Sounds good to me. Apple followed EU and Irish law at the time so all the damages should be paid for by Ireland and the EU for writing stupid laws and not changing them years ago. At the same time, it might be a good time for the US government to look into "illegal" tax shelters being used by European companies as well as Asian companies--oh wait! they own the majority or the US anyway.
    tallest skil
  • Reply 4 of 114
    Ah another story followed by comments not understanding EU law about illegal state aid and who has to pay if found to be infringing.

    If and it still is a big if Apple is found to have benefited from state aid not allowed under EU law.  Apple has to pay back what is owed.. it is essentially a back dated demand on the taxes it should have paid (if it is found to be in the wrong).
    cnocbuijustbobf
  • Reply 5 of 114
    I don't appreciate how the author refers to Apple's "tax dodges."  The clearly has a negative connotation when Apple did NOTHING WRONG.  Apple received tax incentives from the Irish government.  If any party did something wrong, it was the Irish government and, if wrong, they should be sanctioned for it.  

    Apple can't undo having set up operations in Ireland premised on those incentives.  Apple kept their end of the bargain. The problem is these overspending governments looking for any possible source of funding to put off the inevitable reckoning that will come.
    Rayz2016JamesBBredraider11SpamSandwichfotoformatanantksundaramjbdragontallest skil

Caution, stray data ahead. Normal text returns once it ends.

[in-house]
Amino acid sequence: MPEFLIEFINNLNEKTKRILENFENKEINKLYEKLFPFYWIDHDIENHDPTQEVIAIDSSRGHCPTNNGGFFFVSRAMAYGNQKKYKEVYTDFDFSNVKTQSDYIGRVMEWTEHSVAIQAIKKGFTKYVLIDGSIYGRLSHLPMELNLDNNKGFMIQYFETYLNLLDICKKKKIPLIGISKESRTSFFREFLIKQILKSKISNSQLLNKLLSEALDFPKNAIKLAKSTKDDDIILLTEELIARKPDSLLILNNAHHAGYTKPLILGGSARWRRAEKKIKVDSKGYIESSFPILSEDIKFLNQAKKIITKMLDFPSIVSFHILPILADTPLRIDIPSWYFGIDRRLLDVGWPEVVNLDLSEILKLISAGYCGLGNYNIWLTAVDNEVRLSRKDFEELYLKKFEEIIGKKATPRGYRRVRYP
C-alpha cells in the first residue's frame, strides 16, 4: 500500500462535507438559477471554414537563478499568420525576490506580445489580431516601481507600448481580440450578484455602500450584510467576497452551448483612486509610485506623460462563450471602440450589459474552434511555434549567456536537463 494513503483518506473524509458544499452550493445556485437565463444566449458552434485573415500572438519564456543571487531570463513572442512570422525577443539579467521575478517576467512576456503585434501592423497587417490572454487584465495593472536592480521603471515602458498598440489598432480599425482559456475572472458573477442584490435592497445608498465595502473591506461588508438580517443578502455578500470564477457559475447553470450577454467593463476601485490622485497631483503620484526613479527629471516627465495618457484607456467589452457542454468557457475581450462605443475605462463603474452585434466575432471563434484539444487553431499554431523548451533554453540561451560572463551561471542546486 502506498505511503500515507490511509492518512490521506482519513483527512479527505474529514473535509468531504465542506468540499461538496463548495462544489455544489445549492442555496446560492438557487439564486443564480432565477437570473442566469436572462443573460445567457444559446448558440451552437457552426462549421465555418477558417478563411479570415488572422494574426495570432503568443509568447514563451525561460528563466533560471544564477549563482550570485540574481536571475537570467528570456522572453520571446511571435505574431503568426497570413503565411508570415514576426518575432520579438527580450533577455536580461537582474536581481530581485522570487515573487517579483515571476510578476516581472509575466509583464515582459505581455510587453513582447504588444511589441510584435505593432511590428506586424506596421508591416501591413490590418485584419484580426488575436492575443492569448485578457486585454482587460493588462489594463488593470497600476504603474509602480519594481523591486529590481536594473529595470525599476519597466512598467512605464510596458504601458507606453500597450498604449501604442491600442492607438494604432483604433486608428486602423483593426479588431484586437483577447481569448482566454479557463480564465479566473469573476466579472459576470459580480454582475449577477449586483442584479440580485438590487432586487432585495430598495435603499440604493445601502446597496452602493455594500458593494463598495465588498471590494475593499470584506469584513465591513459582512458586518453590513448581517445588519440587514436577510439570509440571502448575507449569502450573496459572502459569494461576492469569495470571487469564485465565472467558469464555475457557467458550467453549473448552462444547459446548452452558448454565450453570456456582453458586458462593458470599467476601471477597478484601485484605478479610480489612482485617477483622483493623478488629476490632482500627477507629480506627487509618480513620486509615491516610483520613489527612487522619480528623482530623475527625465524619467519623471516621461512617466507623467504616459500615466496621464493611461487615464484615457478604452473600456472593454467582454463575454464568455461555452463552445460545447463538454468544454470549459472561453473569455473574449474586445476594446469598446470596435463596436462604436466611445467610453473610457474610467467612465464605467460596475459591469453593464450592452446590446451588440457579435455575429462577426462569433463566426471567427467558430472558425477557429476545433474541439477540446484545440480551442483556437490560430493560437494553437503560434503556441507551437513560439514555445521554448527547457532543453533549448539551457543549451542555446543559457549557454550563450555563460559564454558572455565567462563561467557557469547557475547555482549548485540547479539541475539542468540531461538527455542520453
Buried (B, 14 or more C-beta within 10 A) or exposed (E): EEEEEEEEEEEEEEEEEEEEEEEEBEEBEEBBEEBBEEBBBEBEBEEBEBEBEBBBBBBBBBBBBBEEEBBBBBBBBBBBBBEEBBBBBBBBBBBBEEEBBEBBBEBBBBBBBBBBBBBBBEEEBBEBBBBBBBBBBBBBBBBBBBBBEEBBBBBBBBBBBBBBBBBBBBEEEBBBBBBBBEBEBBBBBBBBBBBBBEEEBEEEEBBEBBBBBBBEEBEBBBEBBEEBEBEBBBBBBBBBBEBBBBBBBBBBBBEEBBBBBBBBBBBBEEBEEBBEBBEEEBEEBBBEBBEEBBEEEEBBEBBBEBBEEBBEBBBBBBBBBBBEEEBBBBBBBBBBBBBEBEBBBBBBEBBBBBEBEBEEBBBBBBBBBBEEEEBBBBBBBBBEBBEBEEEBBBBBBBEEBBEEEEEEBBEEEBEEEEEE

• Reply 6 of 114
    rob53rob53 Posts: 2,647member
    Ah another story followed by comments not understanding EU law about illegal state aid and who has to pay if found to be infringing.

    If and it still is a big if Apple is found to have benefited from state aid not allowed under EU law.  Apple has to pay back what is owed.. it is essentially a back dated demand on the taxes it should have paid (if it is found to be in the wrong).
    No I don't understand EU law and for that matter US law doesn't make much sense either. On the flip side, it sounds like the corporation (Apple and others) is the only one that's at fault while Ireland gets off scot free. Why isn't Ireland punished as well? They're the ones who allowed it and approved the entire process used by Apple. 
    jbdragon
  • Reply 7 of 114
    TRUE

    If you take the child tax exemption, or the mortgage interest exemption on your annual taxes,
    you are NOT "dodging taxes".

    You are actually adhering to the current tax rules.

    If the author feels otherwise, then "Roger Fingas dodges taxes", every time he 
    uses the tax rules, to lower his tax liability.
    supadav03latifbp
  • Reply 8 of 114
    lukeilukei Posts: 358member
    The Irish government like others fought for these companies to do what they do. They did this by creating local tax deals. Dell is another company that took full advantage